Germany Is Destroying Medieval Villages to Extract Coal

Germany has long been an innovator and leader in the renewable energy markets, with 35 percent of its energy coming from wind in 2016. So why are German companies bulldozing medieval villages to mine for coal that lies beneath them?

Coal is an extremely inefficient source of power, but it’s cheap: That’s why so many nations have stuck with it, despite acknowledging the negative impact on communities and the environment. And Germany, like many countries concerned about climate change, has been setting ambitious emissions targets that put coal in the hot seat. You’d expect to see coal utilization dropping — but it’s not.

Almost 40 percent of the nation’s power comes from coal, and Germany hosts some of the dirtiest power plants in Europe.

One reason why is the nation’s move away from nuclear power, a decision triggered by the Fukushima disaster. In the aftermath of this high-profile incident, a number of countries vowed to shut down nuclear plants, which left an energy vacuum.

Nuclear power is a controversial topic in many communities. Some people argue that it’s inherently dangerous due to the instability of nuclear fuels and the question of what to do with spent fuel and contaminated byproducts. Others maintain that it’s an extremely safe and reliable form of energy — one that’s much cleaner than coal and less disruptive than hydropower.

Regardless of your feelings about nuclear, Germany’s decision left the nation scrambling to catch up — but its grid is not up to the task.

Some regions of the country are producing an abundance of clean energy — usually via wind turbines — but others aren’t keeping pace, and the grid can’t transport the subsequent power. In some cases, companies are being asked to turn off turbines and stop dumping energy into an overloaded grid.

In the medieval village of Pödelwitz, these policy changes are having a very personal effect. Much of the village lies abandoned, after residents were bought out by a coal company that wants to access a coal seam underneath the town. Some people, however, are fighting back to preserve their homes and the history of the village. For them, this is an issue of both environmental responsibility and community heritage: Can you imagine tearing 800-year-old homes apart in search of an energy source we know is destructive and harmful?

Notably, as in the U.S., Germans are hearing a lot of rhetoric about coal as a way of life and a source of vital jobs – even though employment in this sector is dangerous, low-paying and on the decline. Green jobs, on the other hand, are experiencing huge economic growth, better wages and more opportunities.

Those who defend the dying coal industry are willfully ignoring the possibilities of clean energy. In coal-bearing regions where clean industry hasn’t taken hold, it’s true that the primary source of energy employment is, of course, with the dying whale of Big Coal. But the response shouldn’t be to prop up those jobs and the industry at the expense of communities and the planet. Instead, officials should promote green energy growth and new opportunities for regions currently choking on coal pollution.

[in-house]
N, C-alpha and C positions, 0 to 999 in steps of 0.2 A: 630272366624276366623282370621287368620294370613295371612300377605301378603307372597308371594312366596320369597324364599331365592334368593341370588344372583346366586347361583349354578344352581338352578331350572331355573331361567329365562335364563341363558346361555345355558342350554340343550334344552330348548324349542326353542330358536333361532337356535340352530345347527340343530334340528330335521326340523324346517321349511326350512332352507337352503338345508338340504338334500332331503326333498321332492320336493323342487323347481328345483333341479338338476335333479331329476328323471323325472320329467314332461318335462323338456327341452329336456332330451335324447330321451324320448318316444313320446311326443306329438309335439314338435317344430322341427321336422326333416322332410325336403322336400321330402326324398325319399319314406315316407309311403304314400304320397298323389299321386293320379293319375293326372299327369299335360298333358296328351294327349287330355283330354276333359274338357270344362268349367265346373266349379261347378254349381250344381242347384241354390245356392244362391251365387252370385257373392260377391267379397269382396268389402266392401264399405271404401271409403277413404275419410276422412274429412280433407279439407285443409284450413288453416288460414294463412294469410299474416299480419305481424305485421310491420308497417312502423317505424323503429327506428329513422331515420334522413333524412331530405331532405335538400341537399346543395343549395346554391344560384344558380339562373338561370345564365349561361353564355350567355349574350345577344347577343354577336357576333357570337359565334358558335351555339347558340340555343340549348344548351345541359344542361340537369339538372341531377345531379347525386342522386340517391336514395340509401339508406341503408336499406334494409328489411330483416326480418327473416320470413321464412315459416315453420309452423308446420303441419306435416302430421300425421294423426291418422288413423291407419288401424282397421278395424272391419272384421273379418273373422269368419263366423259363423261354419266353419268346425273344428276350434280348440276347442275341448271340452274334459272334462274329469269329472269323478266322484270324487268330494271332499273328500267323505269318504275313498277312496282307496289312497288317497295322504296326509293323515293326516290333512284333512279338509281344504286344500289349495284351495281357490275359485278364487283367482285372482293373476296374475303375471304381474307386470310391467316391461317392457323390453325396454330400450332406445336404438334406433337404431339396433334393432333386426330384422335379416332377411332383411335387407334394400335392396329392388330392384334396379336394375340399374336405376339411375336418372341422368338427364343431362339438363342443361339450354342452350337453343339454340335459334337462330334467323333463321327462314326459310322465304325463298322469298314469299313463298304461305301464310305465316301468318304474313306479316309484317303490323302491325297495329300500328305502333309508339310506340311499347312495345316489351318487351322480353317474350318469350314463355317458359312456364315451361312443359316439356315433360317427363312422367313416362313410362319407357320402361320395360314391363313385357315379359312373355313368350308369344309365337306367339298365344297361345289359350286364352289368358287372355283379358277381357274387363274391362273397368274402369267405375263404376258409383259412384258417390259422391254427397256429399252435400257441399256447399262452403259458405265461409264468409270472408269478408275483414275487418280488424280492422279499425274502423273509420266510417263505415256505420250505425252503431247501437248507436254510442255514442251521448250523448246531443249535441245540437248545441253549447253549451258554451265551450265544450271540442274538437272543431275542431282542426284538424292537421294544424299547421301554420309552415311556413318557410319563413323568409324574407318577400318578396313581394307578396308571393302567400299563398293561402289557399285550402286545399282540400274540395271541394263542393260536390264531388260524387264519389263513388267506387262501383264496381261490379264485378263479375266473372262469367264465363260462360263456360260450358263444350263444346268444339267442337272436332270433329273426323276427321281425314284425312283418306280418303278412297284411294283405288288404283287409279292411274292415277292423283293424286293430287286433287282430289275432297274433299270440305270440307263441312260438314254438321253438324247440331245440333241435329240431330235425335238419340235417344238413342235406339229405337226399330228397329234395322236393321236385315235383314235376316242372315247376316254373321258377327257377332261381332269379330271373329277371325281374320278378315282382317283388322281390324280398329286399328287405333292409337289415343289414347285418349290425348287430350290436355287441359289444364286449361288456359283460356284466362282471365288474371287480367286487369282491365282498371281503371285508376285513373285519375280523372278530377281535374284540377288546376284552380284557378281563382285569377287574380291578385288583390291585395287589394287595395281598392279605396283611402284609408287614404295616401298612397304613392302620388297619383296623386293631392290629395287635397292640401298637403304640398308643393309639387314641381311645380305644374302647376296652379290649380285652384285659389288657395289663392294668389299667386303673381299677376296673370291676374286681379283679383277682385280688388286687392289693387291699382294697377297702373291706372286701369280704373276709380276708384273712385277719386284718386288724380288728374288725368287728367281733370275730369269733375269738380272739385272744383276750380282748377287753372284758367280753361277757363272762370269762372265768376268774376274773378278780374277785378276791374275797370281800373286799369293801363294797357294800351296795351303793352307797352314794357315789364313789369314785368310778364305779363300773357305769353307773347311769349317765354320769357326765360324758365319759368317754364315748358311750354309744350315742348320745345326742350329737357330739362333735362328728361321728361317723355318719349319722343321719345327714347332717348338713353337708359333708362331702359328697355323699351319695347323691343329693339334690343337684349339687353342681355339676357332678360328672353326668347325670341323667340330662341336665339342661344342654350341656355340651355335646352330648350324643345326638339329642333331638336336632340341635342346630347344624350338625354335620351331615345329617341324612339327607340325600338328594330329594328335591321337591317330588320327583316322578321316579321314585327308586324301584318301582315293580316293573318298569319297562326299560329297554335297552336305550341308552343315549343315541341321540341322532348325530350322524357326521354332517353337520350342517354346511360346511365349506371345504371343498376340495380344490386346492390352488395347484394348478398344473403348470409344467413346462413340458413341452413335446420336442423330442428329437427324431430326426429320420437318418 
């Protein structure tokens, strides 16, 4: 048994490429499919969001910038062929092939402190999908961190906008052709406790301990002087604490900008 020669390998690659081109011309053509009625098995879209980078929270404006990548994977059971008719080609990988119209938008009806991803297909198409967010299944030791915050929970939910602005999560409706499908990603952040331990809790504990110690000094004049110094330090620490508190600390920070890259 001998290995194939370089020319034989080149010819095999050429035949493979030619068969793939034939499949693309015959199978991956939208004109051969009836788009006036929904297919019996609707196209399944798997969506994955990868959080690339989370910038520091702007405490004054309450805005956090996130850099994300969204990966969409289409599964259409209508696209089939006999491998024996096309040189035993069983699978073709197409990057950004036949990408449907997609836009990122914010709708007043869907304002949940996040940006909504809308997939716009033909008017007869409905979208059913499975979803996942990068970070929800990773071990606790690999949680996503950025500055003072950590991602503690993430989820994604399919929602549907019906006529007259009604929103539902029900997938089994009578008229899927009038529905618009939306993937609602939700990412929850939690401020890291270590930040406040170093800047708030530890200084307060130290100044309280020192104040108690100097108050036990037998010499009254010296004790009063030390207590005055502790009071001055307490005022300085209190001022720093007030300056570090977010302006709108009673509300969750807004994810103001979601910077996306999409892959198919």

If Germany wants to continue to be an energy leader, the country needs to get proactive about its coal problem.

Photo credit: Klimacamp Leipziger Land/Creative Commons


Marie W
Marie W1 months ago

Thank you for sharing!

Laura K
Laura K8 months ago


hELEN h8 months ago


Brian F
Brian F8 months ago

Germany needs to adopt battery storage technology from companies like Tesla, and store the electricity from wind and solar power, and send it to where it is needed, when it is needed. All dirty fossil fuels need to be left in the ground, including dirty coal. Better integration of renewable energy can be helped with battery storage.

Debbi W
Debbi W8 months ago

You would think enough Germans would want to protect and save their history. Destroying medieval villages would be such a terrible loss for everyone.

Resorting to coal is what Herr Drumpf wants to do, and I'm surprised Angela Merkel supports that. She doesn't like anything about trump. I hope German scientists can convince Chancellor Merkel that green energy is better and safer for all.

Shirley S
Shirley S8 months ago

One would think that the historic village would be tourist appeal.

Bronwyn B
Bronwyn B8 months ago

Germany: you are better than this! Leave the coal in the ground and the historic village Pödelwitz undisturbed. Go with renewable green energy: you are smart enough to do it!

Alea C
Alea C8 months ago

With all the green energy available, coal should have been phased out by now. This is a tragedy not just for the village, but for the rest of us who care about climate change.

Loredana V
Loredana V8 months ago

Wrong on many levels!

Anne M
Anne M8 months ago

'Cheap' is usually the way to go, for most people... - 800 year old houses ?? - Boy that's old,, I'm surprised they're not falling down from wear and tear.. - I lived in a 100 year old house for 16years,, and I thought IT was old.. - Can't imagine an 800 year old house... - Must be made of mud/concrete..